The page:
World Of Christmas
Read about Christmas and its traditions in Austria and Austrian Christmas customs.

Christmas In Austria

Christmas in Austria is welcomed with great vigor and enthusiasm manifest in everything ranging from the magnificently adorned Christmas tree to a sumptuous dinner. It holds certain unique customs, some introduced by German Protestants and others from Catholic communities. Usually the festival and its celebrations begin from 6th December which is marked by the feast of St. Nicholas. People gather in groups around an open fire place and narrate stories and attend a midnight mass. Dinner usually comprises of goose, ham with "Gluhwein"-a form of mulled wine-and chocolate mousse. "Lebkuchen" and "Sterne" are Christmas cookies that one can look forward to apart from a range of chocolate-based delicacies. If you're looking to have a good meal in Austria, be sure to be there during Christmas; you will not be disappointed. In many ways, Christmas celebrations in Austria are quite familiar to the German celebrations. However, there are a few differences here and there. Read on for more on Austrian Christmas traditions.

Christmas Traditions In Austria
  • The preparation for Christmas begins four weeks prior to the grand festival. A garland, beautifully arranged using green twigs and decorated with four candles, is made to commemorate the arrival of Christ. Each Sunday, a candle is lit and families get together and spend generous time on prayers, singing songs and sharing Christmas stories.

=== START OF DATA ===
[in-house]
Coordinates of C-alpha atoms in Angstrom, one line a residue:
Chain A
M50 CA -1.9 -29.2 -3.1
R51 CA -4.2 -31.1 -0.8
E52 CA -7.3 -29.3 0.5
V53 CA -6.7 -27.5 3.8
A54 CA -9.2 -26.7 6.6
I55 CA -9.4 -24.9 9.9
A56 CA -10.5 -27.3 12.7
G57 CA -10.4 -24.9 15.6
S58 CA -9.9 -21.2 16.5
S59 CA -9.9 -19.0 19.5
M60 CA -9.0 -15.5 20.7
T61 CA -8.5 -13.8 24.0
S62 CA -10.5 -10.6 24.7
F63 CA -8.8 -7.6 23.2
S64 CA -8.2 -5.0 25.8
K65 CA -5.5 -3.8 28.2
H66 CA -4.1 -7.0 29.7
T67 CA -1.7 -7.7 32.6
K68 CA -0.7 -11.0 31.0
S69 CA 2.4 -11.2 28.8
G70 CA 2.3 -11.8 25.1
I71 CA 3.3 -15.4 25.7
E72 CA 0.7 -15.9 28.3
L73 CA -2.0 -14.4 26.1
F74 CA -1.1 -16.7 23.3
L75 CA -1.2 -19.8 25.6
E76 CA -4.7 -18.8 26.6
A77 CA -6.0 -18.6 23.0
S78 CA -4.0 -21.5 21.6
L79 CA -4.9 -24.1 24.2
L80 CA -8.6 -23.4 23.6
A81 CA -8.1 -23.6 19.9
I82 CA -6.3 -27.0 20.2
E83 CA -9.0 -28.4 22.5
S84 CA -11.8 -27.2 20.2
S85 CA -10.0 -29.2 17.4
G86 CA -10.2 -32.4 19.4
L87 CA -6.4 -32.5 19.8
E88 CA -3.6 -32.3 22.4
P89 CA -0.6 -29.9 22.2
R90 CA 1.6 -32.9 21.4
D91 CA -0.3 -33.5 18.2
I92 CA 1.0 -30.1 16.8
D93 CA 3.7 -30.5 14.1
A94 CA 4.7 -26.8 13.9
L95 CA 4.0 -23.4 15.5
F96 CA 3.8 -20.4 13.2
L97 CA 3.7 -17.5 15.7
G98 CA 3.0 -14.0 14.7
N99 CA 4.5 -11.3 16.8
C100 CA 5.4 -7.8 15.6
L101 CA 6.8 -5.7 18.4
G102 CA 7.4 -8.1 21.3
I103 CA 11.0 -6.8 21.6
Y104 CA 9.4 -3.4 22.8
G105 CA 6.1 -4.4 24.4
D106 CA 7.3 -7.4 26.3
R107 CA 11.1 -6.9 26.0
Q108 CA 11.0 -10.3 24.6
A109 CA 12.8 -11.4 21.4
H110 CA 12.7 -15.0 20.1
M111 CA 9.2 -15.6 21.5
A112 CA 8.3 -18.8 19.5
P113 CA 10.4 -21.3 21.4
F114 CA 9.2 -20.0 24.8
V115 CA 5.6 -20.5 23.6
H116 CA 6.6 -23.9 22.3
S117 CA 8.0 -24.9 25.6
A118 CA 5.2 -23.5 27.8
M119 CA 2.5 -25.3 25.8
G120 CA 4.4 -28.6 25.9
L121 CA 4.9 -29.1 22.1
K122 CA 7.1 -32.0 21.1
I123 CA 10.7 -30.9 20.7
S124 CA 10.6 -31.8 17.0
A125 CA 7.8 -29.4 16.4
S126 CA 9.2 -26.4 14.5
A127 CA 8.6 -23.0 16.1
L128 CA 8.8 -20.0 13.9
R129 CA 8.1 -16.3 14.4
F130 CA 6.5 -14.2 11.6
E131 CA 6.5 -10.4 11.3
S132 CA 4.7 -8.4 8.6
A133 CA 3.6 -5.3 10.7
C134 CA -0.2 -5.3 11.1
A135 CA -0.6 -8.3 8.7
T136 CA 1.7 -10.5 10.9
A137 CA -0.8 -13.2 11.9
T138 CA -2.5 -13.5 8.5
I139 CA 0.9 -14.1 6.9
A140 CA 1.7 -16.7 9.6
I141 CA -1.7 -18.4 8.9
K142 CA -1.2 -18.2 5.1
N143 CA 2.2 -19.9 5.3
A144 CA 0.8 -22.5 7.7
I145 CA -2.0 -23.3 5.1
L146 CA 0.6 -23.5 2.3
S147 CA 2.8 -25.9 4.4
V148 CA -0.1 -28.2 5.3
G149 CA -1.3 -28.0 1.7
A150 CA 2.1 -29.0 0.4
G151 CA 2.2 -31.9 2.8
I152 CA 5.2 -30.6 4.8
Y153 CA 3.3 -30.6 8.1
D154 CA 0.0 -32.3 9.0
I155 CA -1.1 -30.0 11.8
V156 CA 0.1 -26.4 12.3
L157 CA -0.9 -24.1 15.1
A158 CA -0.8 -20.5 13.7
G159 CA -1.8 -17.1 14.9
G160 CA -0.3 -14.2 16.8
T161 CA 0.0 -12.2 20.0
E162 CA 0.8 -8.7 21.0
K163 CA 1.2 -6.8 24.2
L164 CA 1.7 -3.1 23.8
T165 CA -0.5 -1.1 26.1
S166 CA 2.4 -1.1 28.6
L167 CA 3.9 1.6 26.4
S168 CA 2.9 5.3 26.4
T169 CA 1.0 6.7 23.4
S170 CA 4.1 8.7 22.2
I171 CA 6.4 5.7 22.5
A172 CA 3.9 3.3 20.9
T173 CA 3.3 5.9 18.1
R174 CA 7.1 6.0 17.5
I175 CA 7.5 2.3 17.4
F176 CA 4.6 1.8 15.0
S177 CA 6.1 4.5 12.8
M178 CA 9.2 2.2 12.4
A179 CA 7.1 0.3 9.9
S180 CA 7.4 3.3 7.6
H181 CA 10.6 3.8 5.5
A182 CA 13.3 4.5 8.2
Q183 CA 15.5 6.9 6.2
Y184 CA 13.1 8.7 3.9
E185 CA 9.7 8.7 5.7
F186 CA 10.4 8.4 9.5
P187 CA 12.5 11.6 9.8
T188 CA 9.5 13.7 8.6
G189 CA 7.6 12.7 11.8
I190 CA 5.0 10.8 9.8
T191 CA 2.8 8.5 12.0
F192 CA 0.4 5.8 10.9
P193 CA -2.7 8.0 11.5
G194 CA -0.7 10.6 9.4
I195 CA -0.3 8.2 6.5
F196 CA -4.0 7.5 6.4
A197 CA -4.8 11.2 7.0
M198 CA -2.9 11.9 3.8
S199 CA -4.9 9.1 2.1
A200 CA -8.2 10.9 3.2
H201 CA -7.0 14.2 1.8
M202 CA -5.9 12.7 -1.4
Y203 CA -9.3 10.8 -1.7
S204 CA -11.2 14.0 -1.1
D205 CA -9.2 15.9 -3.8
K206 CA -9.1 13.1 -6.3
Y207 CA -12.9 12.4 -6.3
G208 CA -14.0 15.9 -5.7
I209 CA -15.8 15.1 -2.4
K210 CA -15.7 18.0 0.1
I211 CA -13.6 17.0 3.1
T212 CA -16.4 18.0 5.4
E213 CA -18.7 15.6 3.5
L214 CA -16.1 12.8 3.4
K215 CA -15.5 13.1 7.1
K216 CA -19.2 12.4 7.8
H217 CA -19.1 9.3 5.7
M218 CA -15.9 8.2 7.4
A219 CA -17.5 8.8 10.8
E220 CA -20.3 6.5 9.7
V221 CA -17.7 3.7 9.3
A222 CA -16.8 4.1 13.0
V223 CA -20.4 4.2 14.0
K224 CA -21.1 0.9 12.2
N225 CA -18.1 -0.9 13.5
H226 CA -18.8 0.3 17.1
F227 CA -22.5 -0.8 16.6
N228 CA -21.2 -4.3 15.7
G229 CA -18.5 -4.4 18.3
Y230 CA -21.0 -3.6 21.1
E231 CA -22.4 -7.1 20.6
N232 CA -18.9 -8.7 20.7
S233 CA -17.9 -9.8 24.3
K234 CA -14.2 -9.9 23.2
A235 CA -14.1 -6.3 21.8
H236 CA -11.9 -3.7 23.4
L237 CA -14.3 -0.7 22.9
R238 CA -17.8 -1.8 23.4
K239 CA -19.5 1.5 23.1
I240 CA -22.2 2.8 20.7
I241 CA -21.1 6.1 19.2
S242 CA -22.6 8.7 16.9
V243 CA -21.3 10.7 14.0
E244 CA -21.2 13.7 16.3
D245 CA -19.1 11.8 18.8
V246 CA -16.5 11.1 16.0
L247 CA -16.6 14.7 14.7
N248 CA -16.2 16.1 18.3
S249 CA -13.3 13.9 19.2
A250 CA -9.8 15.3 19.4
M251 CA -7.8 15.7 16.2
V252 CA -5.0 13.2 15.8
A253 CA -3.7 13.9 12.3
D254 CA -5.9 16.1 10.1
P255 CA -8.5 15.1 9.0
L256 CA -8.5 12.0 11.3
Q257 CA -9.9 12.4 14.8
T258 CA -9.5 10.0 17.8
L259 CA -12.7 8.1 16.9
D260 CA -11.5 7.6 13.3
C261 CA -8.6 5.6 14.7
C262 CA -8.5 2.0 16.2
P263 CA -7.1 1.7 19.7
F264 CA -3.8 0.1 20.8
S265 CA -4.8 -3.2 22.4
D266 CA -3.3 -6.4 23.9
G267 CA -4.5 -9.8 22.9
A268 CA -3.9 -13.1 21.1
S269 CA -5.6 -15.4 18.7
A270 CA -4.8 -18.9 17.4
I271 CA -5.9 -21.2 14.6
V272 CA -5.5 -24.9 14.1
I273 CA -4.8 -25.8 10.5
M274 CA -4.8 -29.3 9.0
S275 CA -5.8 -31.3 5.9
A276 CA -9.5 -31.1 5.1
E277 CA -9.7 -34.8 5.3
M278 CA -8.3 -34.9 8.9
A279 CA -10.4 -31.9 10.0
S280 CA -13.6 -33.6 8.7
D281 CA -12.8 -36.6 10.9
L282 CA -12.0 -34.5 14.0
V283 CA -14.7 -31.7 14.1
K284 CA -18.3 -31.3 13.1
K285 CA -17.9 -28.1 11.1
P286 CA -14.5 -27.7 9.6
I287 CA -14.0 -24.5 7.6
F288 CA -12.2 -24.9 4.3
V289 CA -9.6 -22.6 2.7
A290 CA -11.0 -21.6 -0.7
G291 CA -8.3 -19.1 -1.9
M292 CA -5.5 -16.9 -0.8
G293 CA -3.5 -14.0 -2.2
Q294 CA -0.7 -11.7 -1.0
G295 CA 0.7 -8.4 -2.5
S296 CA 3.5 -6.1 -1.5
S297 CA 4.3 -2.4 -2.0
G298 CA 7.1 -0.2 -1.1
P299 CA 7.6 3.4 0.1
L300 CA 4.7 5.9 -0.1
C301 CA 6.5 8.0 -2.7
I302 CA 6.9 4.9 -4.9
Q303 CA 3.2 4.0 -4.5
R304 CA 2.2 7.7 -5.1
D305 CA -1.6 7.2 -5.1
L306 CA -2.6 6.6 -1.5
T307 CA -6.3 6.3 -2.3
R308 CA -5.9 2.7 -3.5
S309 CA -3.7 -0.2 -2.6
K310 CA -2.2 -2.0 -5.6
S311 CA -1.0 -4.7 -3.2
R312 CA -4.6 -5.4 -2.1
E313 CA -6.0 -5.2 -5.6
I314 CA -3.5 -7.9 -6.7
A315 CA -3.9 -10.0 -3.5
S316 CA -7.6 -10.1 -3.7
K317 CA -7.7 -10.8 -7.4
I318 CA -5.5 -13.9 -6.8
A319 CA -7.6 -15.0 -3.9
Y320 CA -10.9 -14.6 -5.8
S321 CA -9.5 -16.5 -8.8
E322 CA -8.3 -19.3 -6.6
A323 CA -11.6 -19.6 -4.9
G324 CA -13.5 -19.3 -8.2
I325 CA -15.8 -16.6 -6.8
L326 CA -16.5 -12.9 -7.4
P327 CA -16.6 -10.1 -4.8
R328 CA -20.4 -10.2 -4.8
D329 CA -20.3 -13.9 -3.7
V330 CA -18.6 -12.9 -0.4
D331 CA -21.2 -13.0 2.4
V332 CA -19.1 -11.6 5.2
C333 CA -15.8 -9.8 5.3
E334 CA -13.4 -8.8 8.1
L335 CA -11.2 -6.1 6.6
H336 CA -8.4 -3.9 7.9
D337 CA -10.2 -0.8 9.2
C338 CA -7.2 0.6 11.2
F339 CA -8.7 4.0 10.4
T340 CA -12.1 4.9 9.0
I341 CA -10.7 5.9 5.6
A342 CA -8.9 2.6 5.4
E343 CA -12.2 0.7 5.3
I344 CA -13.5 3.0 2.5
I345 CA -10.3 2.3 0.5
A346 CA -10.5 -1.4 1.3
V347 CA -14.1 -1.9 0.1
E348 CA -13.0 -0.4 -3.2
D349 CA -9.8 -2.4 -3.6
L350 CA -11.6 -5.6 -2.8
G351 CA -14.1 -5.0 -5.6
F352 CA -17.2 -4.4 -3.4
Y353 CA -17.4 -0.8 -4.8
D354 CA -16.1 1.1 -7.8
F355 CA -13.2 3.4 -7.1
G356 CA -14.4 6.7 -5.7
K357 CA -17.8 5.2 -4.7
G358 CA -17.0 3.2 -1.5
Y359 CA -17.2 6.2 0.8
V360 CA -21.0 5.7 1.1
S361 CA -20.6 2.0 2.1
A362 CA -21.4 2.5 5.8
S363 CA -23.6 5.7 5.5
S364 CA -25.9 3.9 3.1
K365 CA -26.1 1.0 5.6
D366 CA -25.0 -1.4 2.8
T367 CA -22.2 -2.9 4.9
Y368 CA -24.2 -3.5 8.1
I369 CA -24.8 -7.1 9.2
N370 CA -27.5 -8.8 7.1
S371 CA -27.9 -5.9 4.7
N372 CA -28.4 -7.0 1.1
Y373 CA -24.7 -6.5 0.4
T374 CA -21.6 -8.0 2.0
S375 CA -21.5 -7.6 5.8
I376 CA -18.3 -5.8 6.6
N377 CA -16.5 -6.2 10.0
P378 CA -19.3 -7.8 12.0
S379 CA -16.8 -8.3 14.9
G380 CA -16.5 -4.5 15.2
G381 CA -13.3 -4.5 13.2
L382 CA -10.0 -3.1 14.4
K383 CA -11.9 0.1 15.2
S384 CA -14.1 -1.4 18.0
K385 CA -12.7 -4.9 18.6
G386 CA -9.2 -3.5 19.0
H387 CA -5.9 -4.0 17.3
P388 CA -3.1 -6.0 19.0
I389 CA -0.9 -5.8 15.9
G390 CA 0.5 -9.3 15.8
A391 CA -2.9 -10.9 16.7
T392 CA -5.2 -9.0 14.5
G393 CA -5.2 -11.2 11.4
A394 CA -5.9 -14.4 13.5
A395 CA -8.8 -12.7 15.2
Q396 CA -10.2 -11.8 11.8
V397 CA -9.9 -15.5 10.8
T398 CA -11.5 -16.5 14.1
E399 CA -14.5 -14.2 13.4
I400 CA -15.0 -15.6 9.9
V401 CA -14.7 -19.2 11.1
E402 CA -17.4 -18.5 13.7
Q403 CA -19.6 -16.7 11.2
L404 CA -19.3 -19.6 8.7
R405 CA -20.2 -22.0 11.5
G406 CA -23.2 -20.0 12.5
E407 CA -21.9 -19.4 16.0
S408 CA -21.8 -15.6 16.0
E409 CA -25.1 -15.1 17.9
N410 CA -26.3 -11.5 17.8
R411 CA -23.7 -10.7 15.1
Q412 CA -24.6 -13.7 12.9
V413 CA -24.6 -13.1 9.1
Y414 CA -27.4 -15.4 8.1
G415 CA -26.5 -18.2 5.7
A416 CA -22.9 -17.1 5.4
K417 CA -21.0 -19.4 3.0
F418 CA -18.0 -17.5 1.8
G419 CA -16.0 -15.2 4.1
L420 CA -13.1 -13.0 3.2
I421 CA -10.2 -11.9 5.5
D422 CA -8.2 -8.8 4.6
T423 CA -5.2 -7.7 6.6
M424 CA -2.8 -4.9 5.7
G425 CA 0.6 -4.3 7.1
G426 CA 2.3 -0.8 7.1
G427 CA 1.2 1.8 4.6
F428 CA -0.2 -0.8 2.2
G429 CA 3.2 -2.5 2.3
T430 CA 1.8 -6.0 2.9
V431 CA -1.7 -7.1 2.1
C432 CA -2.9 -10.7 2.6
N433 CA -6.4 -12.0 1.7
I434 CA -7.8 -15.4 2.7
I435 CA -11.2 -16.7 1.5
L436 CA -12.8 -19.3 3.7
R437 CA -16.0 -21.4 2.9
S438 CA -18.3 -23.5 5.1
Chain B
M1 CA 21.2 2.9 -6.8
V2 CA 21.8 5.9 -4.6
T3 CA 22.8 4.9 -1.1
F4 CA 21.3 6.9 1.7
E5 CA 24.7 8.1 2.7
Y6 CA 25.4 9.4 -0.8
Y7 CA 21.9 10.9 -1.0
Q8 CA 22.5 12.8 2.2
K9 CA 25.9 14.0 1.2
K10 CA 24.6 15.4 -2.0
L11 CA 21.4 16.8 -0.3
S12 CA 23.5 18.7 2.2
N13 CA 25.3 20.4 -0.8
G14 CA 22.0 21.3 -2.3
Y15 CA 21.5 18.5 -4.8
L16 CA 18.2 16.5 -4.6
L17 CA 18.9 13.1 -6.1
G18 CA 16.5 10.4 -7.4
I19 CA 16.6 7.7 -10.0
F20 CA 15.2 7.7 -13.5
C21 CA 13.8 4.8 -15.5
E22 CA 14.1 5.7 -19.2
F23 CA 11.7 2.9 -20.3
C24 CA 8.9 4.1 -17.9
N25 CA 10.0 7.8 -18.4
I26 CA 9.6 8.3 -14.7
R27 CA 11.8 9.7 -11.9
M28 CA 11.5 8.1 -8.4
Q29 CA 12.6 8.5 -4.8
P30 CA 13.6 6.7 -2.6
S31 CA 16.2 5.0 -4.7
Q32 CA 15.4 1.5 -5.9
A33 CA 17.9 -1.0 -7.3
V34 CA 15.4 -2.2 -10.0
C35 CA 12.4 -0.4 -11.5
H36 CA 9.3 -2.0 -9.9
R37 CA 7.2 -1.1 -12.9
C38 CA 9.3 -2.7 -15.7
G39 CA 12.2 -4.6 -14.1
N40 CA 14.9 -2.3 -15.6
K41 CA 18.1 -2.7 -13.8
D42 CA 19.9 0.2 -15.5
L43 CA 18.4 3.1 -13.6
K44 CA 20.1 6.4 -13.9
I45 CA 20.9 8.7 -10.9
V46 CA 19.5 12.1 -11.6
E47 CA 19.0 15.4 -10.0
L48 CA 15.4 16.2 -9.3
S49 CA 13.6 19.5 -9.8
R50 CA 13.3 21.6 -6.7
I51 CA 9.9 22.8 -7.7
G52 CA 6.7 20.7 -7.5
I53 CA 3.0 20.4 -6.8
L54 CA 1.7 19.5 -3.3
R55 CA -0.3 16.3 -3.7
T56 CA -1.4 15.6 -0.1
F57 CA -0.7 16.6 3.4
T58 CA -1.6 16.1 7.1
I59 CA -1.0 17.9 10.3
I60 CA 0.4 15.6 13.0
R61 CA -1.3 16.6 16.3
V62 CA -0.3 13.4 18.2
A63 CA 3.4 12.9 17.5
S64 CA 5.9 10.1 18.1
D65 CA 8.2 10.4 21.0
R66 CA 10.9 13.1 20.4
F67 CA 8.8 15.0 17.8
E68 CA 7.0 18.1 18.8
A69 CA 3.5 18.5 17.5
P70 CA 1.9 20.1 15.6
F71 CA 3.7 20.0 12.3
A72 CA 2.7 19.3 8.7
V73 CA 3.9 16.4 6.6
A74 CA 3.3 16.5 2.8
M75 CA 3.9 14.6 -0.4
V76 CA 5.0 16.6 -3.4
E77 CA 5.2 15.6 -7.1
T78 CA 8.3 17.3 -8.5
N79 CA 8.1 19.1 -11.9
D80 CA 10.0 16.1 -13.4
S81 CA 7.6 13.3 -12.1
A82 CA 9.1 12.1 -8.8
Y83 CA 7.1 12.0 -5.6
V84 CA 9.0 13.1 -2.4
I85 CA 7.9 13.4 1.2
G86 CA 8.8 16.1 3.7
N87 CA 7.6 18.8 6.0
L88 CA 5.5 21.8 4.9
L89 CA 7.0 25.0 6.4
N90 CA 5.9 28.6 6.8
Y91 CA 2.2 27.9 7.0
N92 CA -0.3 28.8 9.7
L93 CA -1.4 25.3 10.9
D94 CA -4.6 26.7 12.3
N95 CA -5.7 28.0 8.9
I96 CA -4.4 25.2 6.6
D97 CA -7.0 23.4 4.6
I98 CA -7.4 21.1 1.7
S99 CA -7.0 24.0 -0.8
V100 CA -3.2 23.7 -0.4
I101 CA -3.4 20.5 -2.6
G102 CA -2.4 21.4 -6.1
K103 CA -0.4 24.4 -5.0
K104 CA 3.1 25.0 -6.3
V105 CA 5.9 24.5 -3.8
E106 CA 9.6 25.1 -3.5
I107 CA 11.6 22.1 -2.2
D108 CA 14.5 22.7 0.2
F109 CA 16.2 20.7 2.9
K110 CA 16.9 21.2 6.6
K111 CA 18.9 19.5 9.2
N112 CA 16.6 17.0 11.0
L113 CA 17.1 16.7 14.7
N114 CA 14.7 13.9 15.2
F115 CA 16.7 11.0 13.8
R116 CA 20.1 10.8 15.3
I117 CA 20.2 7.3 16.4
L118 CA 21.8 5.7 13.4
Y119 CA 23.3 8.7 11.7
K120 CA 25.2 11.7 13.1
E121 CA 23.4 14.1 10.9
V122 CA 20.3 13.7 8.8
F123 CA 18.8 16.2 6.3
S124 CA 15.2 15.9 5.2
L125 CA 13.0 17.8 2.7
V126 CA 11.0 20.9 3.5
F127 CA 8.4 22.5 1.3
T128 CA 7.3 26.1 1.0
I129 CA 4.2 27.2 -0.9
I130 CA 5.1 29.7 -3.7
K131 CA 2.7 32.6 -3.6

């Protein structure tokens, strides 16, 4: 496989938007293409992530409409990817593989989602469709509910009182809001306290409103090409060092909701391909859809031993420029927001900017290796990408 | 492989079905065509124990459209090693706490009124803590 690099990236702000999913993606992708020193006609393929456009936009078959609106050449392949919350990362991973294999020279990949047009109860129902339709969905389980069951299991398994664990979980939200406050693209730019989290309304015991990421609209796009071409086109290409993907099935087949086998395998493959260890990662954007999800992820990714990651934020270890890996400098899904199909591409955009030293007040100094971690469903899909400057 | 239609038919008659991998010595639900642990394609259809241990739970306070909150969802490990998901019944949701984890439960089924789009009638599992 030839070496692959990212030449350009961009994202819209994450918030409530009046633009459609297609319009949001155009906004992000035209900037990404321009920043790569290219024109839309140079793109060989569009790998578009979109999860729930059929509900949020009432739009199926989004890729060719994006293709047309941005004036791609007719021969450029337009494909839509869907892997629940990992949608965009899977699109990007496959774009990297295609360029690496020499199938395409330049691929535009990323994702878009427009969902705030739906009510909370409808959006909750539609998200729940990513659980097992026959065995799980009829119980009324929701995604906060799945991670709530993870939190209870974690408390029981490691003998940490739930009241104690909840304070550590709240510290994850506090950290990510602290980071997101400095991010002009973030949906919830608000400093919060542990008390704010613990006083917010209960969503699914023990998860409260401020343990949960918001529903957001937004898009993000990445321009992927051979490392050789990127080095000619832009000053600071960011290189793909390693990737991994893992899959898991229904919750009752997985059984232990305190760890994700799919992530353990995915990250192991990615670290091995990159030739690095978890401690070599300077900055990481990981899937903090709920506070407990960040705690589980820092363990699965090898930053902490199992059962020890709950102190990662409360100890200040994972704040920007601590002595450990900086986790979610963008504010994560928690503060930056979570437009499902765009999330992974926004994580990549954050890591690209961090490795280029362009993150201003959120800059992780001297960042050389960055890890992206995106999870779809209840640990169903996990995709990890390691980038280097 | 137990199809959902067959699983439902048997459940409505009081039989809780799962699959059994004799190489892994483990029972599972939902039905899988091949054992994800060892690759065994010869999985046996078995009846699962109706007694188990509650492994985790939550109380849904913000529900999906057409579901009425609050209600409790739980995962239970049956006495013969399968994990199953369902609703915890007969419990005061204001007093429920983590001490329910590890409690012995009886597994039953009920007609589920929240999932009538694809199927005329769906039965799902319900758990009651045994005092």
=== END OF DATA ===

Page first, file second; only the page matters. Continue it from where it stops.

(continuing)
• During Christmas, people head to traditional Austrian Christmas markets which are present in almost every single town, large or small. Vienna, Austria’s capital, conducts around 25 markets along with small huts to provide shoppers with presents, food and, the soul of the festival, sweet wines. Other stands provide decorations, art and craft, toys and jewelry etc.
  • Christmas gifts are placed under the Christmas tree and are opened after dinner on the eve of Christmas. In Austria, people are not familiar with the concept of Santa Claus; instead, children are made to believe that the gifts were bought by the “Kristkindl” or Christ Child. Children believe that the “Christ Child” gives them gifts because of their good deeds. The arrival of gifts is announced by the tinkling of the bell that ascertains the arrival of “Christ Child” in the room where the Christmas tree is kept decorated.  
  • ‘Silent Night’, the popular Christmas carol, originated in Austria in the early 19th century, on 24th December 1818 to be precise. Apparently, Father Joseph Mohr was in the church for the Christmas Eve celebrations and he realized that the church organ had broken down. However, since Christmas could not be imagined without a carol, father Mohr created a song and sang it with the accompaniment of guitar, played by Franz Xaver Gruber. This carol has been translated into 44 languages since then.
  • A traditional Austrian Christmas dinner includes “Gebackenerkarpfen” or fried carp, “Sachertorte” or the chocolate and apricot cake, chocolate frosting served along with Christmas cookies.
  • On Christmas Eve, families living in the mountains descend to the valley, while singing all the way down. This has been a tradition for quite some time now.
Thus, Christmas is truly a festival that involves exquisite features of togetherness, celebration, joy and faith all over the world